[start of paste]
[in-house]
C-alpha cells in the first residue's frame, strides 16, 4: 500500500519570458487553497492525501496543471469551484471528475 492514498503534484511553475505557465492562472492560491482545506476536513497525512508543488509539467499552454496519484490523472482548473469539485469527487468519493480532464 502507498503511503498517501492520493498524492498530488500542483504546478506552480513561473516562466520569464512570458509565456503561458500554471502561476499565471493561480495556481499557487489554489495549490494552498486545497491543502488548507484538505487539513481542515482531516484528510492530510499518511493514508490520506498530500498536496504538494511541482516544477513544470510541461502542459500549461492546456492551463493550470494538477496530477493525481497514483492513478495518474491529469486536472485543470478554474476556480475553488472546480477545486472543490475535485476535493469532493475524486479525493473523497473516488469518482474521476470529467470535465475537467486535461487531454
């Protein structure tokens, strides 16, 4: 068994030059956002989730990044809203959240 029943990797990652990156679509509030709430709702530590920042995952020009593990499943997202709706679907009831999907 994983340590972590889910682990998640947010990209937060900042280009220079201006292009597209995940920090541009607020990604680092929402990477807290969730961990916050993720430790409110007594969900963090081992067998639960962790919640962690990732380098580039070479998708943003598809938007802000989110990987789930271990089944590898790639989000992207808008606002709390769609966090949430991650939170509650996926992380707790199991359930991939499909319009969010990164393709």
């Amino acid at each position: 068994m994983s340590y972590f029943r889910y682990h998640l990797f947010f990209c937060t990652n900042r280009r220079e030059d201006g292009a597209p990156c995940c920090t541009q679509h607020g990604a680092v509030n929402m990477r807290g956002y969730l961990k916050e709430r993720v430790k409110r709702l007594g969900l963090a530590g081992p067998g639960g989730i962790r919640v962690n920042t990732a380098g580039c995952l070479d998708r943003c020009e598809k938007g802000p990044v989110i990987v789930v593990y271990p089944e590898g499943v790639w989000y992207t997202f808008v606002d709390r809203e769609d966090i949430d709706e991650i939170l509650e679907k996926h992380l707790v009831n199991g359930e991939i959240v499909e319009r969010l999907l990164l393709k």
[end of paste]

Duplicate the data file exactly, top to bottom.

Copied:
[in-house]
C-alpha cells in the first residue's frame, strides 16, 4: 500500500519570458487553497492525501496543471469551484471528475 492514498503534484511553475505557465492562472492560491482545506476536513497525512508543488509539467499552454496519484490523472482548473469539485469527487468519493480532464 502507498503511503498517501492520493498524492498530488500542483504546478506552480513561473516562466520569464512570458509565456503561458500554471502561476499565471493561480495556481499557487489554489495549490494552498486545497491543502488548507484538505487539513481542515482531516484528510492530510499518511493514508490520506498530500498536496504538494511541482516544477513544470510541461502542459500549461492546456492551463493550470494538477496530477493525481497514483492513478495518474491529469486536472485543470478554474476556480475553488472546480477545486472543490475535485476535493469532493475524486479525493473523497473516488469518482474521476470529467470535465475537467486535461487531454
């Protein structure tokens, strides 16, 4: 068994030059956002989730990044809203959240 029943990797990652990156679509509030709430709702530590920042995952020009593990499943997202709706679907009831999907 994983340590972590889910682990998640947010990209937060900042280009220079201006292009597209995940920090541009607020990604680092929402990477807290969730961990916050993720430790409110007594969900963090081992067998639960962790919640962690990732380098580039070479998708943003598809938007802000989110990987789930271990089944590898790639989000992207808008606002709390769609966090949430991650939170509650996926992380707790199991359930991939499909319009969010990164393709």
């Amino acid at each position: 068994m994983s340590y972590f029943r889910y682990h998640l990797f947010f990209c937060t990652n900042r280009r220079e030059d201006g292009a597209p990156c995940c920090t541009q679509h607020g990604a680092v509030n929402m990477r807290g956002y969730l961990k916050e709430r993720v430790k409110r709702l007594g969900l963090a530590g081992p067998g639960g989730i962790r919640v962690n920042t990732a380098g580039c995952l070479d998708r943003c020009e598809k938007g802000p990044v989110i990987v789930v593990y271990p089944e590898g499943v790639w989000y992207t997202f808008v606002d709390r809203e769609d966090i949430d709706e991650i939170l509650e679907k996926h992380l707790v009831n199991g359930e991939i959240v499909e319009r969010l999907l990164l393709k």